George Zimmer wanted to take his ball and go home.

This story first appeared in the June 26, 2013 issue of WWD. Subscribe Today.

Two years after turning the reins as chief executive officer of The Men’s Wearhouse Inc. over to Doug Ewert, the founder of the $2.5 billion retail chain “advocated for significant changes that would enable him to regain control, but ultimately he was unable to convince any of the board members or senior executives that his positions were in the best interests of employees, shareholders or the company’s future,” the board of directors said Tuesday.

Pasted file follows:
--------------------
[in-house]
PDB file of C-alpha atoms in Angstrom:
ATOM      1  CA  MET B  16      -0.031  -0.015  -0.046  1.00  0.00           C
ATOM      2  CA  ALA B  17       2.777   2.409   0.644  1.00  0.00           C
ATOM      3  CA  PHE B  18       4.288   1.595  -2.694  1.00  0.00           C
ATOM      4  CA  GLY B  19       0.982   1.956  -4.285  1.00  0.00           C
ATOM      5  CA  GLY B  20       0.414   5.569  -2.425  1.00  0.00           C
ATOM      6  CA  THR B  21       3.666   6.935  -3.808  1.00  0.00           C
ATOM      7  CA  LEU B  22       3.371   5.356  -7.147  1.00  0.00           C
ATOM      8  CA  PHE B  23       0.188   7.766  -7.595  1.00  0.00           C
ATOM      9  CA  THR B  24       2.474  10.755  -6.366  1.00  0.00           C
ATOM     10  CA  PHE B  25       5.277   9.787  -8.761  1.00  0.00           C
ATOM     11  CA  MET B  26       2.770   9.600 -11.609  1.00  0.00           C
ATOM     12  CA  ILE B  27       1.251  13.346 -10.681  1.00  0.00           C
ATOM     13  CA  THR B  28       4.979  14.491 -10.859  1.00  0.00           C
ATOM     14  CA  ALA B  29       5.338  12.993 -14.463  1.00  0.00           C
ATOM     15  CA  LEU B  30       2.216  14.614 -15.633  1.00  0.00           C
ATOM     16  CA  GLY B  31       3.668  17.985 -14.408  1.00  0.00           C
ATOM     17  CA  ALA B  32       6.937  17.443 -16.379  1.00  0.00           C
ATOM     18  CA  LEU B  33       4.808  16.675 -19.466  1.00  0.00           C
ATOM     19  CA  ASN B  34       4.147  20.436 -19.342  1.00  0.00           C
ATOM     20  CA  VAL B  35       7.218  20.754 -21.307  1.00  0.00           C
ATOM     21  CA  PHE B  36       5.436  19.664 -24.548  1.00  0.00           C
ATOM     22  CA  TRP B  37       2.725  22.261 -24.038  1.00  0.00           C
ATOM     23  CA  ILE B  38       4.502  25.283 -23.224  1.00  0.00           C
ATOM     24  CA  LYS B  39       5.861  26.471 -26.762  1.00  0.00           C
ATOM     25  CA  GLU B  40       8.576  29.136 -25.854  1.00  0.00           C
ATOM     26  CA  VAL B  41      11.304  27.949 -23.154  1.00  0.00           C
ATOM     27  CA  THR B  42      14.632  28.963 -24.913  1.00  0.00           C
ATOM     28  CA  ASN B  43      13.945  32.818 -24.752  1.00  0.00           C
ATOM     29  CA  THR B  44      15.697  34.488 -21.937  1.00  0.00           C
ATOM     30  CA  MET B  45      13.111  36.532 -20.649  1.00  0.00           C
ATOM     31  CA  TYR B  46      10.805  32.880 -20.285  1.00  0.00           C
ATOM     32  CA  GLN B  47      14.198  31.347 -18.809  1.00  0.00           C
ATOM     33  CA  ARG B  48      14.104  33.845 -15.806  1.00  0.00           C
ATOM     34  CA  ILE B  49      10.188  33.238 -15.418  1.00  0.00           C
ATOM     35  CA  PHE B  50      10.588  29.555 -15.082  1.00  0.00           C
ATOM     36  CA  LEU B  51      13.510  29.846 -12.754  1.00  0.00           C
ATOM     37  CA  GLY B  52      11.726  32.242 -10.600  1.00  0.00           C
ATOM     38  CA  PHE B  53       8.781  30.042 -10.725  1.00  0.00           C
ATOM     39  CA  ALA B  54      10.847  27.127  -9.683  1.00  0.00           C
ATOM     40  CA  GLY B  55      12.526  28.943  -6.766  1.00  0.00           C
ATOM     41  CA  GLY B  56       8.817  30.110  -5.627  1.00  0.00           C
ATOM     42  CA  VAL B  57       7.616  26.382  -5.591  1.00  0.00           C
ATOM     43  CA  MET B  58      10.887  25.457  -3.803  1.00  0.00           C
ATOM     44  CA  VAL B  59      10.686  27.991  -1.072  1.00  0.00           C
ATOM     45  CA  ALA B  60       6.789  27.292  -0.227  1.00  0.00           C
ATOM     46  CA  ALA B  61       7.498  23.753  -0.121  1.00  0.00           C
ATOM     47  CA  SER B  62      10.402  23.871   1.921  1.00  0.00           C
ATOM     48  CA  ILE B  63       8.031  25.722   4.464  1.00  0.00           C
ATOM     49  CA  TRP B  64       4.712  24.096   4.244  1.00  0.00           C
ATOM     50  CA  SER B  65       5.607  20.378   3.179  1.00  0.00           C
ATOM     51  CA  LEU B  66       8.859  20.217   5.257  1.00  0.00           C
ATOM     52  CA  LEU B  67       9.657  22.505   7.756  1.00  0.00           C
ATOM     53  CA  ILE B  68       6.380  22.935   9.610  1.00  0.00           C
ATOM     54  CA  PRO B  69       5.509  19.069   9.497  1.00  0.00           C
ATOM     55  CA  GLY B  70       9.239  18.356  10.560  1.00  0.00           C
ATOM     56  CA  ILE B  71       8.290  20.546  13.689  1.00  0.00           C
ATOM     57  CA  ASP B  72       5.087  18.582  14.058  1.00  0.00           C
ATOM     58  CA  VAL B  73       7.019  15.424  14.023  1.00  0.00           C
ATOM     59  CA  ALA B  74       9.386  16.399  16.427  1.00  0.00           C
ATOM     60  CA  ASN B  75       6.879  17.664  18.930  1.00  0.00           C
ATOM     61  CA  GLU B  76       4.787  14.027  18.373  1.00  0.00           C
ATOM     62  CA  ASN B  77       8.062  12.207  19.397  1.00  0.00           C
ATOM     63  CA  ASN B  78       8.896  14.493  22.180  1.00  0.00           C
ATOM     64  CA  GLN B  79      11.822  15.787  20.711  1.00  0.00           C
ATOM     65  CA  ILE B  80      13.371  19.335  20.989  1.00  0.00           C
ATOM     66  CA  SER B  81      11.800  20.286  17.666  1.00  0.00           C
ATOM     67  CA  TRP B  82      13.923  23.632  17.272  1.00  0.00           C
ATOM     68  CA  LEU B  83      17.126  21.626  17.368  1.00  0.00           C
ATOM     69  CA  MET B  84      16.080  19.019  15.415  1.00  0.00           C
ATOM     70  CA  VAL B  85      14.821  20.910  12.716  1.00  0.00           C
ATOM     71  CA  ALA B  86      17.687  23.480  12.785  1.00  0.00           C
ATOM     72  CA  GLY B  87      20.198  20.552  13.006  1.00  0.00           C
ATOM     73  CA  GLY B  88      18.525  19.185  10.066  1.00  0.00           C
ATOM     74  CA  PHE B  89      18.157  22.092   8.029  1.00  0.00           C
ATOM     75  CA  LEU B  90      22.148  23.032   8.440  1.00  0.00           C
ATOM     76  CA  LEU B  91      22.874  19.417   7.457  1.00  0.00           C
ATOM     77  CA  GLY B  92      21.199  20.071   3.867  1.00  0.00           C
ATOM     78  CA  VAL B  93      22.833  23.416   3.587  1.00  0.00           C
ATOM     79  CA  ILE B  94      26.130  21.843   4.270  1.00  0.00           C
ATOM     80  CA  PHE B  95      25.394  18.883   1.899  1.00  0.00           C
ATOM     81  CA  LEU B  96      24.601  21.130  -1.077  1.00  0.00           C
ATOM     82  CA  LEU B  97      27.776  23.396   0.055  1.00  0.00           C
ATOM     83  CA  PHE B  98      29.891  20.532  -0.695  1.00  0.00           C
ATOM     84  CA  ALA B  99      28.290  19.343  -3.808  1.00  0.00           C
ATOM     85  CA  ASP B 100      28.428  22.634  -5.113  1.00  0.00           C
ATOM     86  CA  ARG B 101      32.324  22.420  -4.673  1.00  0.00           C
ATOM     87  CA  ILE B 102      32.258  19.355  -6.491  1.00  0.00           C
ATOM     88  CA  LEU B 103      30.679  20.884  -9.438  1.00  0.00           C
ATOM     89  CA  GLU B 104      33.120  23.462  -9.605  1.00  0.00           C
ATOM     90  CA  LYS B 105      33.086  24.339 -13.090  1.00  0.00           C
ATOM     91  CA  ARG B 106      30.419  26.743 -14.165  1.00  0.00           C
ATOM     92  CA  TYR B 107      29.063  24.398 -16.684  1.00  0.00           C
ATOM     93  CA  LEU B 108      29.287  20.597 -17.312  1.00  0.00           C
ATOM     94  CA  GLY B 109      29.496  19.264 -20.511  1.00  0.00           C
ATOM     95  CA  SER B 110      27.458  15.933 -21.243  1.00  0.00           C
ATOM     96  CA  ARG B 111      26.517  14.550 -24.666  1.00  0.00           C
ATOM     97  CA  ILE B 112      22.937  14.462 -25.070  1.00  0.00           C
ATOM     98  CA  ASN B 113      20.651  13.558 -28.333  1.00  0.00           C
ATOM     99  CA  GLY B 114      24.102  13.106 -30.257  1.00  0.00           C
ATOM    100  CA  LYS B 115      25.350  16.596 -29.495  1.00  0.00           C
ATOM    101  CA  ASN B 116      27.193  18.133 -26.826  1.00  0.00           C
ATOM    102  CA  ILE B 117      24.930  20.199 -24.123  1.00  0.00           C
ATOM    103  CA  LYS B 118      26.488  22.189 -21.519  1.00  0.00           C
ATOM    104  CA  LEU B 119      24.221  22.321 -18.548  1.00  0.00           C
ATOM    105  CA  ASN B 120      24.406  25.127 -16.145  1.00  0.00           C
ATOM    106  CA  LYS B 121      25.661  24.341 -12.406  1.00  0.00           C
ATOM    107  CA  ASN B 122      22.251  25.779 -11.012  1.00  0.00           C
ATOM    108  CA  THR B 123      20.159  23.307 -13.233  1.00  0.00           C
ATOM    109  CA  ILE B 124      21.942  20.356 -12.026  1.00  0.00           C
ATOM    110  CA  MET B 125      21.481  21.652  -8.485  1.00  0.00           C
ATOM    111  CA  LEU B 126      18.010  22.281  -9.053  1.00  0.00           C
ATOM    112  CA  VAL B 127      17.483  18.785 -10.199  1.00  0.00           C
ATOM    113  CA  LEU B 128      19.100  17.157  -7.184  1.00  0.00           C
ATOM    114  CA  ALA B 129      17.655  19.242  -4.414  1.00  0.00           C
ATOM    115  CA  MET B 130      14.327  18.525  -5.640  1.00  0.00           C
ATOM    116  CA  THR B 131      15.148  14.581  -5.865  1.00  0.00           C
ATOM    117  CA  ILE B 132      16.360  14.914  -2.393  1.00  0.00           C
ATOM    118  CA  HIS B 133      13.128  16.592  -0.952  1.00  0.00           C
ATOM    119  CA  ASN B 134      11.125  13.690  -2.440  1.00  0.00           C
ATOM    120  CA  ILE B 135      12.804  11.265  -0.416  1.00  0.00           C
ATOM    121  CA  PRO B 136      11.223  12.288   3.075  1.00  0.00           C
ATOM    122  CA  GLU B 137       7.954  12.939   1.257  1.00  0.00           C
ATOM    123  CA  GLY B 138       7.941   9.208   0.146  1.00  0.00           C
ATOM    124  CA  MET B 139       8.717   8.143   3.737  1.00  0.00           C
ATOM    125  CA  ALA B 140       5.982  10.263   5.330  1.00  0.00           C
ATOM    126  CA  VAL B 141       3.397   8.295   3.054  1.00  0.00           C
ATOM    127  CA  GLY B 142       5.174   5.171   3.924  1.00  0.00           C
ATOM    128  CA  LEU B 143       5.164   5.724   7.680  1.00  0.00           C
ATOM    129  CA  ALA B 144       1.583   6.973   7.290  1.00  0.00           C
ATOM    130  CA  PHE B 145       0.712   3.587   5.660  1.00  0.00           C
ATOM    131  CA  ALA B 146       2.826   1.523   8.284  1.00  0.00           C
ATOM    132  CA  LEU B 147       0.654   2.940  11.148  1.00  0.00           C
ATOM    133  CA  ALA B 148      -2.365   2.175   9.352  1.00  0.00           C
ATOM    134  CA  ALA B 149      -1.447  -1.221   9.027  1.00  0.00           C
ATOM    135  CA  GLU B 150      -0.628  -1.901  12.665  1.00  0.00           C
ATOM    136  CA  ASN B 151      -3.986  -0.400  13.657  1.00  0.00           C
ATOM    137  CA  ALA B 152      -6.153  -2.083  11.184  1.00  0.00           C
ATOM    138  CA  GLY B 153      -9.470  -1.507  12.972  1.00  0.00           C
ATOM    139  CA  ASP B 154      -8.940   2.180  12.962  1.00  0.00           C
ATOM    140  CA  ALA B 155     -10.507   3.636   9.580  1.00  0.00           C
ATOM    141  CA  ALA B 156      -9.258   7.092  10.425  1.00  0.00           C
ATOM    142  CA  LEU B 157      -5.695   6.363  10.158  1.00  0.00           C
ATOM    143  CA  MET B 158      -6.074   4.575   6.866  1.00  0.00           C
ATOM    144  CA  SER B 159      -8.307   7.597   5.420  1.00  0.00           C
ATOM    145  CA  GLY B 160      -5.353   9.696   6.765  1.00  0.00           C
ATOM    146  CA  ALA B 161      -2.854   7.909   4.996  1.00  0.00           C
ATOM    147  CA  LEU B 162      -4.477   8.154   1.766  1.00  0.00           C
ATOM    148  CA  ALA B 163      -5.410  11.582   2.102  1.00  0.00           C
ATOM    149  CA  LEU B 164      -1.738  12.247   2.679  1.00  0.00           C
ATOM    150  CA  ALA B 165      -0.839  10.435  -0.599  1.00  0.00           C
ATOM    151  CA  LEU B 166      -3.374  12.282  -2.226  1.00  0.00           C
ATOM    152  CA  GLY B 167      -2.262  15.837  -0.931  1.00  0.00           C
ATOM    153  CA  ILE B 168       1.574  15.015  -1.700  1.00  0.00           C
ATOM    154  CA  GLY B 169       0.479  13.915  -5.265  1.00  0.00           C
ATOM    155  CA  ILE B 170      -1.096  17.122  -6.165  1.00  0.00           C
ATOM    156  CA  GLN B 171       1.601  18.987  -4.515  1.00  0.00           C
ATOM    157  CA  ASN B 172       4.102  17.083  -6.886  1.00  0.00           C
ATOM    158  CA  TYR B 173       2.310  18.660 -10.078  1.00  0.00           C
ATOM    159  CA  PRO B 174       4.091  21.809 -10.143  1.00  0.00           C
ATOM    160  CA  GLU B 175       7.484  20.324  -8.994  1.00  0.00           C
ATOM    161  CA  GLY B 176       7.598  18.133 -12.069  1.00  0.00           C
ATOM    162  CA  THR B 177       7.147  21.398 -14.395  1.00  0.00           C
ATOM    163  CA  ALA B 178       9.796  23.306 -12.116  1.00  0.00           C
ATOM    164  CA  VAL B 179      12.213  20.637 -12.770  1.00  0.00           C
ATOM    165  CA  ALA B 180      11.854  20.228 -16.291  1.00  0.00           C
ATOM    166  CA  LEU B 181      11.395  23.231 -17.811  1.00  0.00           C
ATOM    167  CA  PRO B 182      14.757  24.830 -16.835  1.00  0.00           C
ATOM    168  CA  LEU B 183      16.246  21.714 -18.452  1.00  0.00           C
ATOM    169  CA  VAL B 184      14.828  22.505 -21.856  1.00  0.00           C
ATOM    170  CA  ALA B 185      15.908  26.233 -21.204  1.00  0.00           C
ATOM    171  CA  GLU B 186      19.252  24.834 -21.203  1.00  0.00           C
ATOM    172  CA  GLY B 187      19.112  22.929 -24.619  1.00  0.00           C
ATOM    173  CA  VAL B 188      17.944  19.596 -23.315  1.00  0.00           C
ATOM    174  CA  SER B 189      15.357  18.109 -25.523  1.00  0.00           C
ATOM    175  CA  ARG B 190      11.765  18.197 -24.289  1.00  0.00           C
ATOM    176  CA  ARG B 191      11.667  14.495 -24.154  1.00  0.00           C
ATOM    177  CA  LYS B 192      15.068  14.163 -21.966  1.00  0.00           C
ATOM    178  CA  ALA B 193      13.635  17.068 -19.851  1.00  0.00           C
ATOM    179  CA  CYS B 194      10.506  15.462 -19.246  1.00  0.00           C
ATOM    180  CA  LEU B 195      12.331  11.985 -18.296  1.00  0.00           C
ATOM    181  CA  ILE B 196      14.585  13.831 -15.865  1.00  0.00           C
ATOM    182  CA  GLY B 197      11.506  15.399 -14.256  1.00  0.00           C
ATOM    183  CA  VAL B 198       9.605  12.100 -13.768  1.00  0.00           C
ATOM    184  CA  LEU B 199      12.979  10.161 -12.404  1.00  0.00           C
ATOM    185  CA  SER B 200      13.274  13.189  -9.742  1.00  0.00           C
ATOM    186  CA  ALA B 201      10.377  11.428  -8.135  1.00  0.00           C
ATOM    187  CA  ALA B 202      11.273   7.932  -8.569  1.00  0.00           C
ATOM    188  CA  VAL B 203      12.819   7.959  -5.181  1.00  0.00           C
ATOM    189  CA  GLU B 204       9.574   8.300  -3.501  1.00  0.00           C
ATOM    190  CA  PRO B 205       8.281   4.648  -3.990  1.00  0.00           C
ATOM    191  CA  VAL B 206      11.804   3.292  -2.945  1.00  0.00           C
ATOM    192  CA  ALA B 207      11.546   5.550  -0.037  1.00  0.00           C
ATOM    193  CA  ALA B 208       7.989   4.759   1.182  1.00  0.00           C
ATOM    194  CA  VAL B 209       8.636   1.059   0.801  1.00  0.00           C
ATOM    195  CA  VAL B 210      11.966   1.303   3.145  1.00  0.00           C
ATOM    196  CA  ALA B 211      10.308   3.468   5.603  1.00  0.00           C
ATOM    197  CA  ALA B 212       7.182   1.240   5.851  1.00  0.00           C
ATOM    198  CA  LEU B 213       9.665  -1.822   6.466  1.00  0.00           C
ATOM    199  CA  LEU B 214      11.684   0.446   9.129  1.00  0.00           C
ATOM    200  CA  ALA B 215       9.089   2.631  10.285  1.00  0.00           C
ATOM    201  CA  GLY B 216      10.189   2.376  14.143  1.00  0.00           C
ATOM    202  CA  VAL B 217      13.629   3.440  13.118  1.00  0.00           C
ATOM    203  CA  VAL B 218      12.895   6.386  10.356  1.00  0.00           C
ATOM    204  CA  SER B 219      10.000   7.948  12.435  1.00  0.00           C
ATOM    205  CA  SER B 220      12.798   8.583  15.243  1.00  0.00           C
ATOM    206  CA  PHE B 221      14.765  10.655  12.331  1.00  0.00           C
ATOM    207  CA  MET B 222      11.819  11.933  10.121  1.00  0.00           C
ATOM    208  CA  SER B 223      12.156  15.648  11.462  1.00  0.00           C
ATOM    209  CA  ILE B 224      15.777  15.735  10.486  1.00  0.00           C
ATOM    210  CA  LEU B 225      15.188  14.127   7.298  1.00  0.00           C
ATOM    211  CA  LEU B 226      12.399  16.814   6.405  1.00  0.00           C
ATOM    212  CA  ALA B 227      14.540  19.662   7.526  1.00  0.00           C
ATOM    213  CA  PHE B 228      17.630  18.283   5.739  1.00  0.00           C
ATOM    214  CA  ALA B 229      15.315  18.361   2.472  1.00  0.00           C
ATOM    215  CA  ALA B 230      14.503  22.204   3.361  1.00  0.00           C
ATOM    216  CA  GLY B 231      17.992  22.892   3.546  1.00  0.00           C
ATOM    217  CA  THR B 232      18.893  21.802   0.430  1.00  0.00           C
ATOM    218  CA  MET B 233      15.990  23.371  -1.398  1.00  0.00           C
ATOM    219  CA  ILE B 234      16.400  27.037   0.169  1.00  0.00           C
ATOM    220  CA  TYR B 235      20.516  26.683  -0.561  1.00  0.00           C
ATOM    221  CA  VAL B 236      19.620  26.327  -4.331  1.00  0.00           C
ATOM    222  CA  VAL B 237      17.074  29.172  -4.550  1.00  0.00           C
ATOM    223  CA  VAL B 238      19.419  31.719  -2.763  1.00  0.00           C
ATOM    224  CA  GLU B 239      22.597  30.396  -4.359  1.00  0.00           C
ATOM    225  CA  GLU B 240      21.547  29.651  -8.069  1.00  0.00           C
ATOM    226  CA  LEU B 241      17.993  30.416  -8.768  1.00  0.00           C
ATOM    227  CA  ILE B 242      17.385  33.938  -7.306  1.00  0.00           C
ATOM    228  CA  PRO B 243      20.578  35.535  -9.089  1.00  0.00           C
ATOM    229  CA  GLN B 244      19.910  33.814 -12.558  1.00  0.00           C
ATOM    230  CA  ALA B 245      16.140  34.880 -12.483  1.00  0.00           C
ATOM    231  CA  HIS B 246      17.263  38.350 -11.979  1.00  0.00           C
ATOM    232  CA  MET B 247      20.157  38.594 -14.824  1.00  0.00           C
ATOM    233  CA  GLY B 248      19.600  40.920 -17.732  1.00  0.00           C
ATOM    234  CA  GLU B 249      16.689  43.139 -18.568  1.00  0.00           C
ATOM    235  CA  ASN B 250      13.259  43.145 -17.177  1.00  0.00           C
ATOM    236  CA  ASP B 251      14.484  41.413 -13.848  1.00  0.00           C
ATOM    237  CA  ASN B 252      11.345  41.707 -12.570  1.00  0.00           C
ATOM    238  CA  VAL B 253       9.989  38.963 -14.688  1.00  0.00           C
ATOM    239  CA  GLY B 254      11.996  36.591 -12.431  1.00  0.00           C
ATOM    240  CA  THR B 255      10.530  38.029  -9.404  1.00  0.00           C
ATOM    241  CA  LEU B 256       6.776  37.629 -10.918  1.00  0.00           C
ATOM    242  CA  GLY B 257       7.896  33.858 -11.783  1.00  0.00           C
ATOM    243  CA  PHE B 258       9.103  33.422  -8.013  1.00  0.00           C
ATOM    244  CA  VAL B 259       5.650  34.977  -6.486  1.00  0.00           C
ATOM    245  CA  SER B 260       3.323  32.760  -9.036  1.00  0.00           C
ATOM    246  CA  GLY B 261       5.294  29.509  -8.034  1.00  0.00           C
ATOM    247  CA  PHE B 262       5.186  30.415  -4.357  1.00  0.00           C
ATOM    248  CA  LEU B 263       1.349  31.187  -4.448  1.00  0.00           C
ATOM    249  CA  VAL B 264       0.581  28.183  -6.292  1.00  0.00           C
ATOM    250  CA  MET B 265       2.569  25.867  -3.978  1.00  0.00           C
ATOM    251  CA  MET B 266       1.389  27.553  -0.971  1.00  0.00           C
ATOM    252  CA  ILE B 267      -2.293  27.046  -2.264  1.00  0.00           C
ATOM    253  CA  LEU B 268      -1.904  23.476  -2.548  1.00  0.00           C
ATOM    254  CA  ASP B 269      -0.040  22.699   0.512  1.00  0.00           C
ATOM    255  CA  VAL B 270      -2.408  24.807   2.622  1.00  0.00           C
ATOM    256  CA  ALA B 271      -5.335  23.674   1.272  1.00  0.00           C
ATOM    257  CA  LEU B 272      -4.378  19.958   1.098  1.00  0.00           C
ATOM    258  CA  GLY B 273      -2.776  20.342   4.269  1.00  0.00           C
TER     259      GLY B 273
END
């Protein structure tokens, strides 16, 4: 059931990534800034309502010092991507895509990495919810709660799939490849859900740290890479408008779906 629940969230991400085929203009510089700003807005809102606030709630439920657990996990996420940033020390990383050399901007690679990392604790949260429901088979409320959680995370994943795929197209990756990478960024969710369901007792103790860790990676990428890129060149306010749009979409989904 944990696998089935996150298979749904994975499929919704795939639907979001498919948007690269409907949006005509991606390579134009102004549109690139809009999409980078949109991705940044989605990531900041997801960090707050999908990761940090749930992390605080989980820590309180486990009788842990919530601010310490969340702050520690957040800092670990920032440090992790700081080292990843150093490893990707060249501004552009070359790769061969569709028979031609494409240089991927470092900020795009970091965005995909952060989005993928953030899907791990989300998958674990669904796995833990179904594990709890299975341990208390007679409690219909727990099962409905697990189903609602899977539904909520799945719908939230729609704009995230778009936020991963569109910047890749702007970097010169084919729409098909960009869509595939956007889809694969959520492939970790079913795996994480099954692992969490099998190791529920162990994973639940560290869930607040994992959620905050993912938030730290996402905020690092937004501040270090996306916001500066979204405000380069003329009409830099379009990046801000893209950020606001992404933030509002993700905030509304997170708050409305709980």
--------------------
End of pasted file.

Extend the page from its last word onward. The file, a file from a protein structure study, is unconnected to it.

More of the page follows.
The statement, released the day after Zimmer resigned his seat on the board and less than a week after he was terminated as executive chairman, finally provided some clarity on the board’s decision, which appeared to come out of nowhere last Wednesday and prompted the cancelation of the annual shareholders meeting. The meeting has yet to be rescheduled.

On Tuesday, the board said Zimmer “had difficulty accepting the fact that Men’s Wearhouse is a public company with an independent board of directors and that he has not been the chief executive officer for two years.” When his repeated attempts to be the primary decision maker — attempts that included demands for “veto power over significant corporate decisions” — were not granted, Zimmer started talking to investment banking firms about buying the company.

“George said if the board wouldn’t listen to him, he’d sell the company,” a source with knowledge of the situation told WWD.

Zimmer, who owns 3.5 percent of the company’s stock, declined to be interviewed for this article.